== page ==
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How Will the Election Affect Health Care?

Wed, 17 Oct 2012

Morningstar's Matt Coffina breaks down how Republican or Democratic control in Washington each has its own positives and negatives for the health-care sector.

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Video Transcript

Jeremy Glaser: For Morningstar, I'm Jeremy Glaser. Health care has been a hot topic of debate this election season. I'm here today with Matt Coffina; he is a senior equity analyst at Morningstar. He is going to share his thoughts with what a Republican or Democratic victory would mean for health-care firms.

Matt, thanks for talking with me today.

Matt Coffina: Thanks for having me, Jeremy.

Glaser: Let's start off with what's probably the biggest question which is, what's going to happen to the Affordable Care Act, sometimes called Obamacare, depending on the outcome of this election?

Coffina: Well, if President Obama is re-elected, it's actually a pretty straightforward answer. We expect the law to be implemented as intended. A lot of the major provisions take effect in 2014, which would include expansions of the Medicaid program and subsidies for people to purchase insurance if they make less than a certain amount.

Now, if Mitt Romney were elected, the picture is considerably more cloudy. Although he has promised to repeal the Affordable Care Act, that's really easier said than done. If the Republicans have a majority in the Senate, at least 50 votes in the Senate, they would be able to use reconciliation. They wouldn't be able to get past a Democratic filibuster, but they could use reconciliation to pass any changes that were directly related to the budget. That would affect almost everything in the law, but it would exclude certain important provisions like the individual mandate and regulations of insurance companies, in particular the requirement that they offer a policy to any applicant and that they cannot change premiums based on one's health status.

And then if the Republicans were to win the presidency, but not gain at least 50 votes in the Senate, that complicates things even further. In that case I would expect President Romney to really have to rely on his regulatory discretion. And the law did leave a fair bit up to the Department of Health and Human Services to sort of impact the law, but in a way that would be a little unpredictable in terms of what provisions he could actually have an impact on.

Glaser: Looking across the health-care landscape, which firms would be winners under an Obama victory, and who would be some of the winners in a Romney administration?

Coffina: Generally speaking, we expect pharmaceutical and biotech companies and medical device manufactures to fare relatively well under a Republican administration or Republican controlled Congress. That's because the Republicans are less likely to emphasize price controls in Medicare and Medicaid, and they can also potentially provide some relief from the industry fees that were included in the Affordable Care Act.

On the other hand, life-sciences companies would likely fare better under the Democrats who are less likely to cut government funding in particular to the National Institutes of Health. Also health-care providers, especially hospitals, are really looking forward to the expansion of insurance coverage under Obamacare, and they would be worse off if that didn't occur under Republican administration.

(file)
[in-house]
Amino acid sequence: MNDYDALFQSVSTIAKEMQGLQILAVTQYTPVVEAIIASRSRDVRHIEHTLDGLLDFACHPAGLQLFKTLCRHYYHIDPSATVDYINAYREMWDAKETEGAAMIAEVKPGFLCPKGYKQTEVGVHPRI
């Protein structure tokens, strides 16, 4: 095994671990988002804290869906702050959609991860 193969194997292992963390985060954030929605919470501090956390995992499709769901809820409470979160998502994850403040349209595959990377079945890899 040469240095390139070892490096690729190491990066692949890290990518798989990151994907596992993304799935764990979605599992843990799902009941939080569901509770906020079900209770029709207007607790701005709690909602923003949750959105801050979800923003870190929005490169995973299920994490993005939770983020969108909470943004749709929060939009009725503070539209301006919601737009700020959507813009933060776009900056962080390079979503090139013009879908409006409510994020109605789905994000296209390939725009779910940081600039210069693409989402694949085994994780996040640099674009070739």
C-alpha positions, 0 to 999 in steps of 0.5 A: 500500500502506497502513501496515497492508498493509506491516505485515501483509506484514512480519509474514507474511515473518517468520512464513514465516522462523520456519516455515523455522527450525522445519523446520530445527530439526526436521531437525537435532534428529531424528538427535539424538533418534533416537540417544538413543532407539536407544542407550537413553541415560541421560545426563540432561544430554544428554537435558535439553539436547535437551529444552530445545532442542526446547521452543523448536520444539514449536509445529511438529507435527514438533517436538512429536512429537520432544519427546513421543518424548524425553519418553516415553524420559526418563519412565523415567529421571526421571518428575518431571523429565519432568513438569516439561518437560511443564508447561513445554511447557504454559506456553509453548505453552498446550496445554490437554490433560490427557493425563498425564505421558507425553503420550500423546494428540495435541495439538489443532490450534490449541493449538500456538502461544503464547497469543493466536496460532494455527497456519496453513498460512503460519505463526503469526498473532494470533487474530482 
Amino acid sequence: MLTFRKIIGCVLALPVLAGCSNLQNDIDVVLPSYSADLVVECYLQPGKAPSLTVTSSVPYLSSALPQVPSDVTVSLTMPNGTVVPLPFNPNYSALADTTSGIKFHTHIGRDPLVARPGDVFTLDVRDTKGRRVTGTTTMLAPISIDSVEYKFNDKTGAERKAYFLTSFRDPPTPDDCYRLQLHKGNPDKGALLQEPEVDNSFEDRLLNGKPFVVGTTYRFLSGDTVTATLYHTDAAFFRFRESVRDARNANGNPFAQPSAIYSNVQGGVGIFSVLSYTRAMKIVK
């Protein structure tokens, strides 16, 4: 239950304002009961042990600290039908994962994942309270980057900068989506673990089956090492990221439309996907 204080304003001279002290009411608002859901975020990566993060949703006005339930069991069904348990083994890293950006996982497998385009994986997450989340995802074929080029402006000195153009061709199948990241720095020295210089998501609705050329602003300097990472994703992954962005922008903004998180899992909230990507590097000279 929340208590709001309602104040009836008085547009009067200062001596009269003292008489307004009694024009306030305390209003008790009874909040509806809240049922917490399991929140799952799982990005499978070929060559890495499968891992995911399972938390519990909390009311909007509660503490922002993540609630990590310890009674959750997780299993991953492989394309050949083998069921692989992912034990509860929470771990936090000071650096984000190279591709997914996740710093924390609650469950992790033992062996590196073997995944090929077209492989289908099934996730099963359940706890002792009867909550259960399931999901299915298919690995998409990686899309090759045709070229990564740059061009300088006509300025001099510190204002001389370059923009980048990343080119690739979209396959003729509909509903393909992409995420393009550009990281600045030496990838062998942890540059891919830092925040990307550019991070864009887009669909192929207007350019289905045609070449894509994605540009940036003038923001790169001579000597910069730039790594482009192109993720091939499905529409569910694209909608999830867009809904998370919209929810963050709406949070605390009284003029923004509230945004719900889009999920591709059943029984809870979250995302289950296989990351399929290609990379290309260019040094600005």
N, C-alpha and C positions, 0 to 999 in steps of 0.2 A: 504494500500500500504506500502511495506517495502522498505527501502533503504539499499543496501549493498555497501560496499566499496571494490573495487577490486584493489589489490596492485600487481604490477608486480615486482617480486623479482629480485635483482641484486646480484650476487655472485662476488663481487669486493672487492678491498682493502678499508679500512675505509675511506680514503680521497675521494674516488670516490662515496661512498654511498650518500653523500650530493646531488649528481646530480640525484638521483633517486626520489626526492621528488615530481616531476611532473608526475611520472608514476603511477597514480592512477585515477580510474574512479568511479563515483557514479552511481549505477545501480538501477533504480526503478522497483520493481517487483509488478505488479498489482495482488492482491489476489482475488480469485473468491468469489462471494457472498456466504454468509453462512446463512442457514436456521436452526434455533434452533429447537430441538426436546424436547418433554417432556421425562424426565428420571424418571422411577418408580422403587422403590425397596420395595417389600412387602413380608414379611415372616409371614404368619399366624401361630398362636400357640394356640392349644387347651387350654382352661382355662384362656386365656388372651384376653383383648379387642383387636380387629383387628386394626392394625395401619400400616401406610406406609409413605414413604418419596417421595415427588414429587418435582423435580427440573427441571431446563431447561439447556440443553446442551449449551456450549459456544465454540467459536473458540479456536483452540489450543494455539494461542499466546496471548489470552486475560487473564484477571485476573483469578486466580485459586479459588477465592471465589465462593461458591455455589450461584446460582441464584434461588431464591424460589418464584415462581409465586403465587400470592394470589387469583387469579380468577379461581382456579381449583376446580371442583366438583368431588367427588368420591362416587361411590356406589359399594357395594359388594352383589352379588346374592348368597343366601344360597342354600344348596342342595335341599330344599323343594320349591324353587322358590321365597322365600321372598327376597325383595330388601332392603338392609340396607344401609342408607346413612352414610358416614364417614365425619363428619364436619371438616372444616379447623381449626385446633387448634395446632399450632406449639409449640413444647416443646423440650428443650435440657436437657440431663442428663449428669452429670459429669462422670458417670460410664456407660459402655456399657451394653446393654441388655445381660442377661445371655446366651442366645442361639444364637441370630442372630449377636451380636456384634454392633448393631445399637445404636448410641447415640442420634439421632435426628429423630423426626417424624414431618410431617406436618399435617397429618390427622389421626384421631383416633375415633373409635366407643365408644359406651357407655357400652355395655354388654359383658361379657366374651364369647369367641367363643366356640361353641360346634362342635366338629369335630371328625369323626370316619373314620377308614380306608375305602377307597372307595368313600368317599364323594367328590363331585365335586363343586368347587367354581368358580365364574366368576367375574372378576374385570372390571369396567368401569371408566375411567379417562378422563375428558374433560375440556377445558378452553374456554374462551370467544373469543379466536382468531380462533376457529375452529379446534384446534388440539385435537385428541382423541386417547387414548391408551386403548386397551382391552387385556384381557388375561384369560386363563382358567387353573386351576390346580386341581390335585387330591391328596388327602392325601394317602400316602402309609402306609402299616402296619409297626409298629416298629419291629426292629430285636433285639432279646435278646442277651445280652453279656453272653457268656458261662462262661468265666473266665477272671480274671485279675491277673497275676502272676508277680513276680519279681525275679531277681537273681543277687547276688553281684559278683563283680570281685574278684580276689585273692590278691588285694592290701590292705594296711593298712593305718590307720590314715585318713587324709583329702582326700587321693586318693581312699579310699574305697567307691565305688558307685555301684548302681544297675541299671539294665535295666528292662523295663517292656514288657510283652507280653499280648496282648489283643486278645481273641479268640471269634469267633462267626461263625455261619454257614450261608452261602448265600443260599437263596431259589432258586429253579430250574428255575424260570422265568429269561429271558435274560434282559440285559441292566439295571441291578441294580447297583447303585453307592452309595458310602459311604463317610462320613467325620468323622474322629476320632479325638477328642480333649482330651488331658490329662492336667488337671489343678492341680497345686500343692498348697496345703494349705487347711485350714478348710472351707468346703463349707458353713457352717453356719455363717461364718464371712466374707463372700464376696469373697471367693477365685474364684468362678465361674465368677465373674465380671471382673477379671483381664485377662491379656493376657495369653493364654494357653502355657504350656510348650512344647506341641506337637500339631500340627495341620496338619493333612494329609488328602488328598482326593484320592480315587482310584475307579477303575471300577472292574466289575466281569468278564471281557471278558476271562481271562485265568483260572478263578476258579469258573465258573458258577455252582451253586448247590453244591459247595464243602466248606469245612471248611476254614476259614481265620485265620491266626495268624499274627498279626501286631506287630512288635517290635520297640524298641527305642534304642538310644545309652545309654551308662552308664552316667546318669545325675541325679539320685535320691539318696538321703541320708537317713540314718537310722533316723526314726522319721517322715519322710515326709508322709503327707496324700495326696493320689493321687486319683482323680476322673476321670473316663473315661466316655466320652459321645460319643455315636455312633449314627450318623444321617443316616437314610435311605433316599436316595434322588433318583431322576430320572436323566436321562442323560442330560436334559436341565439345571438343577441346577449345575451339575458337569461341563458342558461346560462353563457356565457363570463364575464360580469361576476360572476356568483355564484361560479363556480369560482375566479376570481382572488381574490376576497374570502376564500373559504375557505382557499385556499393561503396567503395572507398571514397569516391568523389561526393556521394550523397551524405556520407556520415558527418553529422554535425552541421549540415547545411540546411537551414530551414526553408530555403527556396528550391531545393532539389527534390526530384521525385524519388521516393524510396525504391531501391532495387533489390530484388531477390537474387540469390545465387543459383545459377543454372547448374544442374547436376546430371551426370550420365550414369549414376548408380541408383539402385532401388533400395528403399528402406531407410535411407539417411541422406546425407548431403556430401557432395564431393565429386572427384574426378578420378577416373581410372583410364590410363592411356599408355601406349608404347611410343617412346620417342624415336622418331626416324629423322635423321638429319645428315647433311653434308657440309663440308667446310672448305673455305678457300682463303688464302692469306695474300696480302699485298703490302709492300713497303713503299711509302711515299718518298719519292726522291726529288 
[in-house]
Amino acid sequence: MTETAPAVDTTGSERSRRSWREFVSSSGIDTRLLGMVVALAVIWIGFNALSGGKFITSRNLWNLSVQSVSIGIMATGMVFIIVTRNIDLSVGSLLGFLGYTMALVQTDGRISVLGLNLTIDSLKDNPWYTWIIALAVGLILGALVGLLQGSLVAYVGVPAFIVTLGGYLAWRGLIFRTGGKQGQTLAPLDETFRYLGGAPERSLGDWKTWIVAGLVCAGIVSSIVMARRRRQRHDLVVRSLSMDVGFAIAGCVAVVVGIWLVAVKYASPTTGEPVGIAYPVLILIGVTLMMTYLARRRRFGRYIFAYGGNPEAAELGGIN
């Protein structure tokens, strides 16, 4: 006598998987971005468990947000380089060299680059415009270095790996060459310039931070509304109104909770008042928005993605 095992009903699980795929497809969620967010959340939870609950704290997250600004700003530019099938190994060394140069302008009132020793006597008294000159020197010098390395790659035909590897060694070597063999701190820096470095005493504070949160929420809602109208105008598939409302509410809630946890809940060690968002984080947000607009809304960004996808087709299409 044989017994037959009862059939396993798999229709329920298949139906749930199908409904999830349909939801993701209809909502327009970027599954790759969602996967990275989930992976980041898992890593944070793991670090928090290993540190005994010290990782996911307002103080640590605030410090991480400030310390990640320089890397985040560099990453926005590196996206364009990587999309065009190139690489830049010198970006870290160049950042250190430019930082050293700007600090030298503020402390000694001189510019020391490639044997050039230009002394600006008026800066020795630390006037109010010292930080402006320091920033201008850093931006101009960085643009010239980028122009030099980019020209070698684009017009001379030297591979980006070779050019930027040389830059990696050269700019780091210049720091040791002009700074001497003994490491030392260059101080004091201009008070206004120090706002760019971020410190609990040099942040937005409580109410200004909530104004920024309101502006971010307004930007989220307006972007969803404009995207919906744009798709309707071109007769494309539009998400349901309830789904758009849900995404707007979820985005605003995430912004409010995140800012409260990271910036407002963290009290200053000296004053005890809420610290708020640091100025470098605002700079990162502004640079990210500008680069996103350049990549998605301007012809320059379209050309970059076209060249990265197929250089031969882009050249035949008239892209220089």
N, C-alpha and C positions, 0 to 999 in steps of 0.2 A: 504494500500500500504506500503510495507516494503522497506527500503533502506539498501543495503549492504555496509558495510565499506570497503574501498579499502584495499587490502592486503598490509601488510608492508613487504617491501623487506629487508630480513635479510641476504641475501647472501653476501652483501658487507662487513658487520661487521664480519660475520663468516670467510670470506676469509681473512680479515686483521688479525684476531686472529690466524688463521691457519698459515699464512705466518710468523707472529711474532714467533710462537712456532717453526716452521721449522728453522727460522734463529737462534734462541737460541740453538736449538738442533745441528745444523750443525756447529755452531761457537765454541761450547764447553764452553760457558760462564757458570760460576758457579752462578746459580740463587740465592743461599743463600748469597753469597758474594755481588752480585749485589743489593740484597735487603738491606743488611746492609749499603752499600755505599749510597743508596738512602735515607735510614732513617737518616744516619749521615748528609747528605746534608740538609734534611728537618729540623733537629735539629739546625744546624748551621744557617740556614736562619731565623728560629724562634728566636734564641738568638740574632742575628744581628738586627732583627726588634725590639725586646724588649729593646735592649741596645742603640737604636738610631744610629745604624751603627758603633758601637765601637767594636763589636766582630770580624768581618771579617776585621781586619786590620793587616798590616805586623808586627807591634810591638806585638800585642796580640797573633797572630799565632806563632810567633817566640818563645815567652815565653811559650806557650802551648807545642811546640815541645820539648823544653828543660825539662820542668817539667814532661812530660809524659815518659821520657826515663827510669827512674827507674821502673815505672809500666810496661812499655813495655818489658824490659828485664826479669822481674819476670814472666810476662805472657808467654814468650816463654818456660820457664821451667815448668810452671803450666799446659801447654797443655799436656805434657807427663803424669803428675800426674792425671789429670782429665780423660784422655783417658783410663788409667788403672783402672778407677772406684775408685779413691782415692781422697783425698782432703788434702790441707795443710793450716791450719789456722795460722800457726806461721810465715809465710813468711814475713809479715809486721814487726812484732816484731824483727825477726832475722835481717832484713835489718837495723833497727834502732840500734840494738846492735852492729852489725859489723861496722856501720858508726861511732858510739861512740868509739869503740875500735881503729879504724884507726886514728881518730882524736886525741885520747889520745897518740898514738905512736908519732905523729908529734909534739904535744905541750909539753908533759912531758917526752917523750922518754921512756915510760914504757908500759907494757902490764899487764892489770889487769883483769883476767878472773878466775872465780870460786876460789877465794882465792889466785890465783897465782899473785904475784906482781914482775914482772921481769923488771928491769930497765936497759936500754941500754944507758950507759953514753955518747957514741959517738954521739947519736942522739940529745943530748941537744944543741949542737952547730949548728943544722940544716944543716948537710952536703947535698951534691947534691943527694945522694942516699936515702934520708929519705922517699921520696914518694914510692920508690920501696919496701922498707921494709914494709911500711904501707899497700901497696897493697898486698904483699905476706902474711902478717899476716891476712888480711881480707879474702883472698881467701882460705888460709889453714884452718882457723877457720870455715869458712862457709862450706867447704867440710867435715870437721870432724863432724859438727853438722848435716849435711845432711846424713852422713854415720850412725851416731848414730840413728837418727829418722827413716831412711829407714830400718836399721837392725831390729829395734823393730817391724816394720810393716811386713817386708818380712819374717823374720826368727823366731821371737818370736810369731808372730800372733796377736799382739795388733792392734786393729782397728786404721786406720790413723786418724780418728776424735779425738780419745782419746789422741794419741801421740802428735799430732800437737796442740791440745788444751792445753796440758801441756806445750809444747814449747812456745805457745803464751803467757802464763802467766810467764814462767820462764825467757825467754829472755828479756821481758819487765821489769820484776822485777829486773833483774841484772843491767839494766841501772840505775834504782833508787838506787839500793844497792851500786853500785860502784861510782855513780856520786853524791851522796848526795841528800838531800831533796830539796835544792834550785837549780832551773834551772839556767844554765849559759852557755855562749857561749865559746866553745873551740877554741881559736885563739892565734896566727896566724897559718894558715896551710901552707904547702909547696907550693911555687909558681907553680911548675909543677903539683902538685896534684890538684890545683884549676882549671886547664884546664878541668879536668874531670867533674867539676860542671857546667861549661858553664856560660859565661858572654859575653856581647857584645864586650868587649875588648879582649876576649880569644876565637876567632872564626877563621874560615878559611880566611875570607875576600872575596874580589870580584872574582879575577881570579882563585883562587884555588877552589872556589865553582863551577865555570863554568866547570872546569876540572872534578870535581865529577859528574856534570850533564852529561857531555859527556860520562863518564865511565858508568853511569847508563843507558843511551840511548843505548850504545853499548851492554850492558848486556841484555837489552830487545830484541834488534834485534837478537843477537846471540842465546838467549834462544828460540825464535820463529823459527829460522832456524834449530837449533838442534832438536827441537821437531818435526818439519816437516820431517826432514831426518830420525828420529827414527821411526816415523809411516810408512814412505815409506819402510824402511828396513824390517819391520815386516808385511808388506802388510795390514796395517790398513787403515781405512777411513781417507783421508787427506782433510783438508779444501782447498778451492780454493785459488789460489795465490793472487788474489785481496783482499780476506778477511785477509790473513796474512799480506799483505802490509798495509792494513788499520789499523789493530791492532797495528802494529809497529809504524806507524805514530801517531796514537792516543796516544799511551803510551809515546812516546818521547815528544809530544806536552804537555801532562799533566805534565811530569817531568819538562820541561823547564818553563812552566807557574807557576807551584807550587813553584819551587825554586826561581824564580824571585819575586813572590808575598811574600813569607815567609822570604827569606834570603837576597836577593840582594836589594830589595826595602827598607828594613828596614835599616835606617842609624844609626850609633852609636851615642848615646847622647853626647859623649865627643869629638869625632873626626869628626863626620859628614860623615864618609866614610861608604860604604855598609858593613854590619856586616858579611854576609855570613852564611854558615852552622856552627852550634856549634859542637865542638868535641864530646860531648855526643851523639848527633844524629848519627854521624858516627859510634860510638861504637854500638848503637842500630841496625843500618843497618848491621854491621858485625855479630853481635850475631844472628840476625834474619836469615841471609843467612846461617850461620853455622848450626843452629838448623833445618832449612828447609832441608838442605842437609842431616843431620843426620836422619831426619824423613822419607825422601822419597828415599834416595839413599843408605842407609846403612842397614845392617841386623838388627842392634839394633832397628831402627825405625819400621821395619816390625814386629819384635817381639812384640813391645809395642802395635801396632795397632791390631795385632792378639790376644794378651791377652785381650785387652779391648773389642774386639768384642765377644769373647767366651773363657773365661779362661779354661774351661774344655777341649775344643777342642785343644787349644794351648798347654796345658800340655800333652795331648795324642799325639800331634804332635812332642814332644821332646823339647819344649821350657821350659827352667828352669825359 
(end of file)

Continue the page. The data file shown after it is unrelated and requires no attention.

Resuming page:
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Glaser: How about the managed-care sector?

Coffina: Managed care is more of a mixed bag in our view. It's probably the sector that's most exposed to regulatory change, but there is both positive and negative to either a Republican or Democratic presidency or control of Congress. So for example, the Republicans would probably provide some relief from industry fees, premium regulation, and limits on underwriting margins. I would also expect the Republicans to be more favorable to Medicare Advantage. They've generally been willing to subsidize that program to make sure that it is able to compete with original Medicare. On the other hand Republicans could also undo the Medicaid expansion and the premium subsidies, both of which [lead to] extra and new members for managed-care companies, diminishing the revenue opportunity there.

Also Romney and Paul Ryan have talked a lot about closing tax loopholes. One of the biggest tax loopholes is the exclusion for employer-sponsored health insurance under the tax code. So if they were to make good on that promise, that could certainly be a negative for the demand for health insurance.

Glaser: So given that we don't know which way the election is going to go, what are the best investment bets at the moment?

Coffina: So generally speaking, we see health care is about fairly valued, and we don't really expect to make many changes to our fair value estimates as a result of the election. We've already been for years incorporating our expectations for regulatory developments. There are some pockets of opportunity on my list. I like WellPoint still. It's trading for less than 8 times forward earnings and more than 30% below our fair value estimate, I think at least in part, due to concerns about the regulatory environment, as well as the management transition there which could provide a catalyst to improved results.

I also like Express Scripts, which isn't quite as cheap, but should be well-positioned no matter what happens with reform and it is also wide-moat company. On the device side, we like Covidien, and though pharma is pretty fairly valued, we do tend to prefer Johnson & Johnson, Novartis, and Teva Pharmaceuticals currently based on valuations.

Glaser: Matt, thanks so much for your thoughts today.

Coffina: Thanks for having me.

Glaser: From Morningstar, I'm Jeremy Glaser.

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